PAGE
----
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Quick Takes, early February

A few notes, and things I wanted to mark down:

Went down to Davidson last night for the annual Conarroe lecture, whose guest speaker this year was the author Lorrie Moore. It was nice to see Joel again–looking well and dapper as always–and to hear his infamous introductions. Plus, got to see good Davidson friends. As is my custom, I picked up a couple of books for autographs–this time for Annie, whose entries on the celebrated autograph bookshelf are only getting started. Moore wrote a funny inscription to her, but Don DeLillo’s is still in the lead for funniest, I think.

Mary’s brother, Jerry, passed away following a brief illness. Losing her younger sibling has been difficult.

Dad has upgraded the exhaust system for his ‘Vette, and I was able to get behind the wheel for the first time last weekend. It certainly boogies.

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no trespassing sign

I Talked to Conservatives about the #MuslimBan. You Should, Too.



I’ll bet you didn’t think you’d spend the weekend talking about immigration policy.

In the wake of President Trump’s executive order banning immigrants and refugees from seven predominantly Muslim countries, the national political conversation has exploded among two camps: those who believe we are veering toward 1930s Germany, and those who think we finally have a leader willing to stick up for American security interests.

I happen to disagree strongly with this action, but in my zen-like quest to quit engaging these issues using anger as my sole vehicle, I figured there was no time like now to get started on peaceful conversations.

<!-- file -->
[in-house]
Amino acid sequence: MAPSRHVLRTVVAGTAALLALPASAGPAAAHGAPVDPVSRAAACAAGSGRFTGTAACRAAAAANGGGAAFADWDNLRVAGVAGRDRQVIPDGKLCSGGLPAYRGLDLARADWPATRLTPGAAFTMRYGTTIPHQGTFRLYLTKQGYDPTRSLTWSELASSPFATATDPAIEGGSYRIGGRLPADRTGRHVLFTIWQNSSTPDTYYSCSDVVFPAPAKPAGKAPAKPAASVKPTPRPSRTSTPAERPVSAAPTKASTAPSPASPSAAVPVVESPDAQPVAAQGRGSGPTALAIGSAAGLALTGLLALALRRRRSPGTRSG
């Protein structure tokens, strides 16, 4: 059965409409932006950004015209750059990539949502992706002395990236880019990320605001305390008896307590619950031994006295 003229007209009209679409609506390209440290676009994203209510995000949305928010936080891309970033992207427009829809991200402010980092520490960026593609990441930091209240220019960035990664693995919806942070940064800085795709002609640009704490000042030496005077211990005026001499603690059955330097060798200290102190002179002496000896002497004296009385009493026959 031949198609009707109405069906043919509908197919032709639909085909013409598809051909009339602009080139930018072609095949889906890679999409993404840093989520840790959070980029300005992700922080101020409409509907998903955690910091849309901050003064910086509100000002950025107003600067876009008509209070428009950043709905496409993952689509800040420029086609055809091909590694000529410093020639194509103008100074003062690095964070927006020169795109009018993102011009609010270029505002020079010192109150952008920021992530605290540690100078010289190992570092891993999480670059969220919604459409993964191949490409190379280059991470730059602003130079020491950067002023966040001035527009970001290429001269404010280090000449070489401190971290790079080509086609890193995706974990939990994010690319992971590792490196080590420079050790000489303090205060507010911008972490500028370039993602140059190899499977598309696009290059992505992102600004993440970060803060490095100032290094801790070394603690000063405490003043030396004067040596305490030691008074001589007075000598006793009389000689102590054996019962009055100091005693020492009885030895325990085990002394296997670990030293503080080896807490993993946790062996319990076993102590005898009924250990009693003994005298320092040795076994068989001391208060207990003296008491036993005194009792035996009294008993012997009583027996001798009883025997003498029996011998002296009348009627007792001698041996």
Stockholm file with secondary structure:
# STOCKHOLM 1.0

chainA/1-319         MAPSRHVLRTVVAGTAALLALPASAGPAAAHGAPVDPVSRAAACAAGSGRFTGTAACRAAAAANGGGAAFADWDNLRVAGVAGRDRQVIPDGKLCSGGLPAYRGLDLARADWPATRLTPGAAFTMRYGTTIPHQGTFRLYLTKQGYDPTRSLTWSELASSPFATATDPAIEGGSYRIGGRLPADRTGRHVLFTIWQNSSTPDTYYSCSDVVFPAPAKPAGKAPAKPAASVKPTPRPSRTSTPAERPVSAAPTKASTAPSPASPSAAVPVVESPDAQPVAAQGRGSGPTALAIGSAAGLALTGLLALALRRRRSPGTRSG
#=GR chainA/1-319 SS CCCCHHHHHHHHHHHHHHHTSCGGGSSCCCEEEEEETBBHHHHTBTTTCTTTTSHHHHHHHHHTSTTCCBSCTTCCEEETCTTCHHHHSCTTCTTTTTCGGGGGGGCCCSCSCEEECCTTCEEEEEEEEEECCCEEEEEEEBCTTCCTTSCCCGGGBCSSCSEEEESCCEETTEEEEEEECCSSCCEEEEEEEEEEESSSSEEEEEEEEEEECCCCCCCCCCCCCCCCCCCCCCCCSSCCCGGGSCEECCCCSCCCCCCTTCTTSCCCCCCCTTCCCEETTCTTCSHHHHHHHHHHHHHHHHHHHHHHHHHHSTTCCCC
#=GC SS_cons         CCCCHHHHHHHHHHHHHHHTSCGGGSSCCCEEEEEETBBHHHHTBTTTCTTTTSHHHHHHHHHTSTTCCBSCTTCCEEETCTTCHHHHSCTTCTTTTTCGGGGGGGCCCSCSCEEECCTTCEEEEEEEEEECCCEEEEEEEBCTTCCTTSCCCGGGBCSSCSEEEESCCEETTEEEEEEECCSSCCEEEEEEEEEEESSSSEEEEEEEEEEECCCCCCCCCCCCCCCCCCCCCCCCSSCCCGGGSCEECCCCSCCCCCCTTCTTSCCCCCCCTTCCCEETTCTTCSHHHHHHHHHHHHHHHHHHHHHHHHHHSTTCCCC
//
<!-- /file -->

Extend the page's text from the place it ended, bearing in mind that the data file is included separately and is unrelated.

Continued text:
So last night on Facebook, I asked for some help from my conservative friends:

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white house

On the Exhaustion of Rage, and Rhythm



I’m making my world a little smaller on purpose.

My new job is going well and keeping me busy–the entire week last week was essentially booked wall to wall with meetings and appointments, all good–so my workday is more or less a blur between the hours of morning and evening. Because of the typical workday hours at Mitchell, and because of preschool hours, I am often the last person in the office and the last person out at the end of the day. Wohali, one of the college’s security team, stops by to lock up the house, and I have to ask him to come back later.

Once home, I try to keep the office out of the couple of hours I’ll get to see the kiddos before bed. The 3.6 mile commute between my driveway and my office is a big deal in that regard–I can work right up until dinner time, squeezing in a few extra things before supper.

The funny thing is that my commute isn’t entirely a new route–it’s just a trip up Broad Street, basically, and I’ve been making the same trip anyway to drop the kids off at preschool for years. (Also incredible: preschool is now across the street from work.) Even so, these days I’m seeing things differently.

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